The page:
A 16-month pilot project has begun and there are rules for interested commuters to follow, including a legal riding age of 16 years and older.
Coquitlam commuters may soon notice more electronic kick scooters (e-scooters) rolling down local streets.
Today (Jan 17), the city launched a new provincially-run pilot project that will allow the scooters in designated areas, primarily on bikes lanes and multi-use pathways.
The pilot will last for 16 months — between now and April 2024.
Thomas Thivener, Coquitlam’s transportation planning manager, said the project includes road rules commuters must follow after council amended several bylaws Monday night (Jan 16).
With the changes, Coquitlam becomes the 11th BC municipality to offer the option.
“This pilot project not only improves options for how people move in and around the community, but also contributes to reducing carbon emissions,” Thivener explained in a news release.
“E-scooters and other electric micro-mobility devices are becoming more popular as a less expensive and convenient form of active transportation, well suited to urban areas and around transit hubs.”
What are the rules?
Roughly two per cent of the Tri-Cities and North Fraser region currently owns an e-scooter, according to a Simon Fraser University (SFU) study from 2021.
With an expected increase in legal e-scooters, the city has established rules riders must follow. Failing to follow these rules could result in a fine from a bylaw enforcement officer.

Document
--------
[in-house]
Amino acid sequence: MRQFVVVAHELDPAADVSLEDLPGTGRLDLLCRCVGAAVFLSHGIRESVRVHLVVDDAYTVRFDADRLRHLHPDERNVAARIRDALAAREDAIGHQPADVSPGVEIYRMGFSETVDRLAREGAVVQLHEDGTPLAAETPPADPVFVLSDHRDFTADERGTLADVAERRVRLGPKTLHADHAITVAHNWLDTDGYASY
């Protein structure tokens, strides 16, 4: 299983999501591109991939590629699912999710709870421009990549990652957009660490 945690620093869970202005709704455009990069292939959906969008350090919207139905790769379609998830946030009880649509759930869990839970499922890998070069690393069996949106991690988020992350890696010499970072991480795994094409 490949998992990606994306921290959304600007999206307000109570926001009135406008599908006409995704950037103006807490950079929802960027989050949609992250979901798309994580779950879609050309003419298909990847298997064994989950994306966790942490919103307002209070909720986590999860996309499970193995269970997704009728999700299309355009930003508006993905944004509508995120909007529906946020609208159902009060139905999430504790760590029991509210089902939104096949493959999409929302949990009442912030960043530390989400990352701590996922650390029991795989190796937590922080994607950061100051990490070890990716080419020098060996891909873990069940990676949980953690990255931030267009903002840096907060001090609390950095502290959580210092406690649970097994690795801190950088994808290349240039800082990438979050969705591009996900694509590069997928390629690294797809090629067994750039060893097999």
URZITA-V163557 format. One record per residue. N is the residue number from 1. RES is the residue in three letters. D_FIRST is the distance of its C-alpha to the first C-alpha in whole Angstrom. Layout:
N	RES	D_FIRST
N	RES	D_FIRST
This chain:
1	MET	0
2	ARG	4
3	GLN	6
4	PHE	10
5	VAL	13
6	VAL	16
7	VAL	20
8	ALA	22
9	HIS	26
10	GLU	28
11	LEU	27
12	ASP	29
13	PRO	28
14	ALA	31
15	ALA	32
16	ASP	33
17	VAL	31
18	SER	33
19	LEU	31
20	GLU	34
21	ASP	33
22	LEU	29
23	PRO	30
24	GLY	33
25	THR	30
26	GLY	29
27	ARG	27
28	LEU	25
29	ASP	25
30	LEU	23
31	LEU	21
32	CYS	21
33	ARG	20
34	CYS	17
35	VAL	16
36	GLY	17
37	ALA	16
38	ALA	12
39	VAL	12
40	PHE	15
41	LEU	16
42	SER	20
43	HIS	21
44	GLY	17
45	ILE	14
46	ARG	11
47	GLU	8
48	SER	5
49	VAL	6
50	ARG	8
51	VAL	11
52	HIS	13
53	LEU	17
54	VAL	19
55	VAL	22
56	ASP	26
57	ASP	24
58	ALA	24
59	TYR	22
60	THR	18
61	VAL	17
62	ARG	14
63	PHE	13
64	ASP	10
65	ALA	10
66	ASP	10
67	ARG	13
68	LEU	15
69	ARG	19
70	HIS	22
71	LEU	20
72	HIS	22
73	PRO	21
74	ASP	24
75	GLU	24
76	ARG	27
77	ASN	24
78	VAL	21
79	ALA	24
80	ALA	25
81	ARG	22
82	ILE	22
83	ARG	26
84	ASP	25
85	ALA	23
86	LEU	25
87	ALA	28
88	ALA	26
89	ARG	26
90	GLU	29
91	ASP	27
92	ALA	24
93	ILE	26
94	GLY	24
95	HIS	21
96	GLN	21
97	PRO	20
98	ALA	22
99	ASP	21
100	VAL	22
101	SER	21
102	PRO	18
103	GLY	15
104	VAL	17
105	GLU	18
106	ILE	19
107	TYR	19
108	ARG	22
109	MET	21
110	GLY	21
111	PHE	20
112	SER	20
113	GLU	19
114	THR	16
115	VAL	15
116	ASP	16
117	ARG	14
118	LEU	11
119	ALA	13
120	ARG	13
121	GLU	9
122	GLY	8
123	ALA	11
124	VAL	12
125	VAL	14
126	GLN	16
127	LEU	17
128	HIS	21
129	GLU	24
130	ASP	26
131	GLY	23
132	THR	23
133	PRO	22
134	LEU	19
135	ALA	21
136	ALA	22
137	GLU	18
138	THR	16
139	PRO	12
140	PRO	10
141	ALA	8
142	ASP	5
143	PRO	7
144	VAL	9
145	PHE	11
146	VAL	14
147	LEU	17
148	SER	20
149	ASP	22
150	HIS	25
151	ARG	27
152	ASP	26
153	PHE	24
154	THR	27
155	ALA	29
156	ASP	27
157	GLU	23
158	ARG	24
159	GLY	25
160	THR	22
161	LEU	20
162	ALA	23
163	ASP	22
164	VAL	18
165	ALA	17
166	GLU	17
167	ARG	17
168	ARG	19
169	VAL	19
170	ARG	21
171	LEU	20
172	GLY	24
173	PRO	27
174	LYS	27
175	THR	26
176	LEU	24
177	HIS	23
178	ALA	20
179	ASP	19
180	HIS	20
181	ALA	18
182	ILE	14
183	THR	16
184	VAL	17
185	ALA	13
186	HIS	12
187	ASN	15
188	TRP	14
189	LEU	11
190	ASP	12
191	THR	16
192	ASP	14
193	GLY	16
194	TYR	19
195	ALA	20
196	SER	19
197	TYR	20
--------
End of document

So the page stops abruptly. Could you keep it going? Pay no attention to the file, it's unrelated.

New e-scooter rules include:
- Rider must be 16 years or older
- Driver’s license not required
- Riders must wear a helmet
- E-scooter must have a bell and lights
- Do not carry or tow passengers
E-scooter users must also follow the same rules and regulations as cyclists, Thivener said, such as:
- Traveling at a maximum of 24 km/h.
- No riding on roads with speed limits of 50 km/h
- Unless micro-mobility or multi-use pathways are included
- No riding on sidewalks, park trails or pathways unless permitted by signs or pavement markings
- Riding as close to the right as possible on streets with no multi-use pathway
Thivener added the pilot project will not cover other micro-mobility devices like electric skateboards, unicycles or hoverboards.
He said the city may extend the campaign by adding e-scooter sharing this summer, depending on feedback and demand, with the city possibly seeking a service provider.
“E-scooter sharing is an important part of making micro-mobility options more accessible within the community and helping to reduce short-trip car use. It can also help remove barriers for people combining micro-mobility with transit.”
The pilot project, which will also consist of an education awareness campaign on safety and etiquette, which is part of Coquitlam’s environmental sustainability plan that was approved in January 2021.
For more information about e-scooters, you can visit the City of Coquitlam’s website.